I have noticed a rather troublesome habit about myself that when I get to the conclusion of a series, I tend to put off reading it because I don’t really want things to end, but this is a problem because of the risk of spoilers. I blasted through books one and two of the rather generically named Swords and Fire series maybe a year ago, and finally not too long ago, I finally have gotten to book three, The Unbound Empire. I knew a little about how things would end up (I mentioned the risk of spoilers already) and there are certain tropes this series has not neglected elsewhere, so why change it here?
Right, so I liked that the heroine had some personality which we got to see grow. Amalia starts having to deal with the realities of being who her mother has raised her to be, namely one of the most powerful individuals in the land, and Amalia naturally has to start out with a rather revolutionary proposal to change the laws that the would allow the restrained mages of her world called Falcons a lot more freedom. As the same time, there’s the outside threat of the evil, or at the very least incredibly twisted Witch Lord Ruven to deal with, and the somewhat related personal struggle between the very interesting love interest and currently courtship partner Witch Lord Kathe and first love Falconer (controller of a Falcon) Marcello.
There’s a lot of wringing of hands and running around, which gets a little tedious, but the interweaving and interrelating of everything works out pretty well since it manages to keep things from getting too dull by combining Amalia’s various problems is different degrees of imminent throughout the novel. While Amalia does get some growth through all of this, not very many others do. We do get to learn more about Kathe, and while he’s got a pretty sexy vibe, if I really think about it, I’m not sure I’d want to be dating a guy who can only really communicate in riddles and games. He is a decent individual though, and he gets credit for trying his best to stay that way despite his position. Marcello also has to face some pretty substantial personal challenges as well which results in some interesting character suggestions for him. Long story short and spoiler free, Ruven captures Marcello and that’s bad for Marcello. Amalia’s Falcon Zaira doesn’t really change a whole lot either but she does seem to be learning to let her guard down just a little bit, so there’s that.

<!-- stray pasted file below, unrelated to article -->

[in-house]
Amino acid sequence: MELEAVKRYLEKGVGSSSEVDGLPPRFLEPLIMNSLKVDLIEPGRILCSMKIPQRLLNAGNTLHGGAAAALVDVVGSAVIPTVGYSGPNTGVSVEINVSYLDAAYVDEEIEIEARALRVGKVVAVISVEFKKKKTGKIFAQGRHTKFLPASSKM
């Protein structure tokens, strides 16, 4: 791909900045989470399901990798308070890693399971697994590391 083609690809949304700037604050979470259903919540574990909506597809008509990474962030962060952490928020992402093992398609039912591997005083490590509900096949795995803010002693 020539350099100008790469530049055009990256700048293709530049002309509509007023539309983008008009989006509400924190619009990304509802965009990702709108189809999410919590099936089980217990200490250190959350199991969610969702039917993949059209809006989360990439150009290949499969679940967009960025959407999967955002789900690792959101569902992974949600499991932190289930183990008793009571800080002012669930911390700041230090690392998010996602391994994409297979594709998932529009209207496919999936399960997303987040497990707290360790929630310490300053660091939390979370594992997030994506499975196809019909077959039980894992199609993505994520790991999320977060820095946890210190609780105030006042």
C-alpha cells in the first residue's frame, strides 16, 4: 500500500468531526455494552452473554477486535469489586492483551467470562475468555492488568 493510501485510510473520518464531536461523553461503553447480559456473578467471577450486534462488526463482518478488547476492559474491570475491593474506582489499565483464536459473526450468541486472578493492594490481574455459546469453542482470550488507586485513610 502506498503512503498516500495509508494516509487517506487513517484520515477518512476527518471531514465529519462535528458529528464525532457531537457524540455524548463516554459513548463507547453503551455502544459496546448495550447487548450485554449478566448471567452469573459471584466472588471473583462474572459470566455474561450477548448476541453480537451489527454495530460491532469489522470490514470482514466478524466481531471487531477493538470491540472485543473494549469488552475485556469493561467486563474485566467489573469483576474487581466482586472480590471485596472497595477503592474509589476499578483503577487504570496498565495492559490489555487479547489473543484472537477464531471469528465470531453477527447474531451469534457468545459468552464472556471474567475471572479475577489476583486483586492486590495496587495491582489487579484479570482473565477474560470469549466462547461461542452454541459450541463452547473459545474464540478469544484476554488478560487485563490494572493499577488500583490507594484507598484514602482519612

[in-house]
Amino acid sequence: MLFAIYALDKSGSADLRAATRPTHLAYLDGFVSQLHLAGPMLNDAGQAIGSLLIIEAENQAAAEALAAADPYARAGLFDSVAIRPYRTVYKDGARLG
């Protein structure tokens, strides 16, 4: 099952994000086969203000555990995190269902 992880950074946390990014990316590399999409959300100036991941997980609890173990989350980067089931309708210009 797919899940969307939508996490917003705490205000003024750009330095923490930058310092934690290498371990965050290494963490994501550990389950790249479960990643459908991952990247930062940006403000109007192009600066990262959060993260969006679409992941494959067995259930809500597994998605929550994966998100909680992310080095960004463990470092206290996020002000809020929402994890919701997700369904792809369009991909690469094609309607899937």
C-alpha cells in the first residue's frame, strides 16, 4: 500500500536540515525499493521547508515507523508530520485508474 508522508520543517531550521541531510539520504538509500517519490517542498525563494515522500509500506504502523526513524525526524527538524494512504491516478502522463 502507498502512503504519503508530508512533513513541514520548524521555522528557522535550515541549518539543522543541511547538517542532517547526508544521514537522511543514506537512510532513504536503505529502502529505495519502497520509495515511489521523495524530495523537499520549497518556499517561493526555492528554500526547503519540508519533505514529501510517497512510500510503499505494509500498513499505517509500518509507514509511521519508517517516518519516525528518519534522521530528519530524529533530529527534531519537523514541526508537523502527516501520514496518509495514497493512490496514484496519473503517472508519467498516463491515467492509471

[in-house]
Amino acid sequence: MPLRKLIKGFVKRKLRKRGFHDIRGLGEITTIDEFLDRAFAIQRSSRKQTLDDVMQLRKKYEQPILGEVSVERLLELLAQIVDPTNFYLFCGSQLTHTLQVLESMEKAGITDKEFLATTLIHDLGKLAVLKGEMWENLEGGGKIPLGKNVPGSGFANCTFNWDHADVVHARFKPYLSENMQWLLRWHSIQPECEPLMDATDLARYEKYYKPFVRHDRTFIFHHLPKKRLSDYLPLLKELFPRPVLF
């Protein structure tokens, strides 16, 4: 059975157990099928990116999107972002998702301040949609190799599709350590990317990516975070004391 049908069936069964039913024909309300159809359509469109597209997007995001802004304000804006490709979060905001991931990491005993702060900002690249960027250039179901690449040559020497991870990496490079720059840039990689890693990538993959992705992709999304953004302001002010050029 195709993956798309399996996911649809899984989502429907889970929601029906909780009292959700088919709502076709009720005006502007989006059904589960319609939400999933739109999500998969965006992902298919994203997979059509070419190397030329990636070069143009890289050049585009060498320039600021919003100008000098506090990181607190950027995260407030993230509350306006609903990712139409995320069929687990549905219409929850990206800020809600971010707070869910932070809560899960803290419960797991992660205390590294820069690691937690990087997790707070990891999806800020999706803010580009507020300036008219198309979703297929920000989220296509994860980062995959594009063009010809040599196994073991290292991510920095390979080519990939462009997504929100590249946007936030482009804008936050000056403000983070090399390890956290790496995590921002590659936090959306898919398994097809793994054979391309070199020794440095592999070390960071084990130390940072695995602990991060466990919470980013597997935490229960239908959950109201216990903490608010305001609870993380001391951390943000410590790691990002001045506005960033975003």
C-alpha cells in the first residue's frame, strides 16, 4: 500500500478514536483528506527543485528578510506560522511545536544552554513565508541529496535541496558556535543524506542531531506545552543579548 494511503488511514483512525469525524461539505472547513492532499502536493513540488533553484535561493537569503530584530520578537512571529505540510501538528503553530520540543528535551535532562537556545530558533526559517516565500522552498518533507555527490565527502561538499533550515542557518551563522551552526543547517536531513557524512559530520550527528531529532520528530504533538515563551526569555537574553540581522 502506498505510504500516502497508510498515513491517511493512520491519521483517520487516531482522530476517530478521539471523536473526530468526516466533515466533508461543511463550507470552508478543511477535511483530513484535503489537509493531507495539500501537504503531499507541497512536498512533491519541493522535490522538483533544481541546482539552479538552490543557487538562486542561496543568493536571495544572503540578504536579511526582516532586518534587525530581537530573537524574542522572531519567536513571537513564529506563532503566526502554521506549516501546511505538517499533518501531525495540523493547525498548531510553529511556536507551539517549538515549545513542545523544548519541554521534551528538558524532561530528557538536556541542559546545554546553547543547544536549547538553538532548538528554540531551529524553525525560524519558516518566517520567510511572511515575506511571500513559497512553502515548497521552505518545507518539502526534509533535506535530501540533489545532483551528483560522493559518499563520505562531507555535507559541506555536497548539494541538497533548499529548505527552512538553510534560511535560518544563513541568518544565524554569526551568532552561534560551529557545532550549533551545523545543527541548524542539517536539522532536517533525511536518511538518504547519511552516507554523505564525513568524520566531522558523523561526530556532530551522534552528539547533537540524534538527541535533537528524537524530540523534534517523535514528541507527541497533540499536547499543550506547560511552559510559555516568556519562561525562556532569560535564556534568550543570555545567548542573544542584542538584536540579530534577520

The biggest thing I appreciated was how the sort of love triangle was resolved. Amalia and Marcello both finally admit they like each other in that way, ok Marcello admitted it a while ago, but they both acknowledge that they would have to give up their goals for themselves to be together, and that’s very rarely openly a part of the resolution for this kind of thing. Their decision is pretty clear and on the one hand, it’s the right one in a lot of ways, but it’s also kind of cliché too. Not in a bad way though.
I like the eventually tactic that defeats Ruven, but I don’t get why no one thought of it before, and I’m still not entirely sure it was planned. But it does make real sense and it’s seems like the kind of thing that could have been intended all along but also could have just kind of happened to work out that way.
I was kind of sorry to see this series end, but as it turns out there’s at least one more novel set in the same world, though not with the same characters. I might have to look that one up.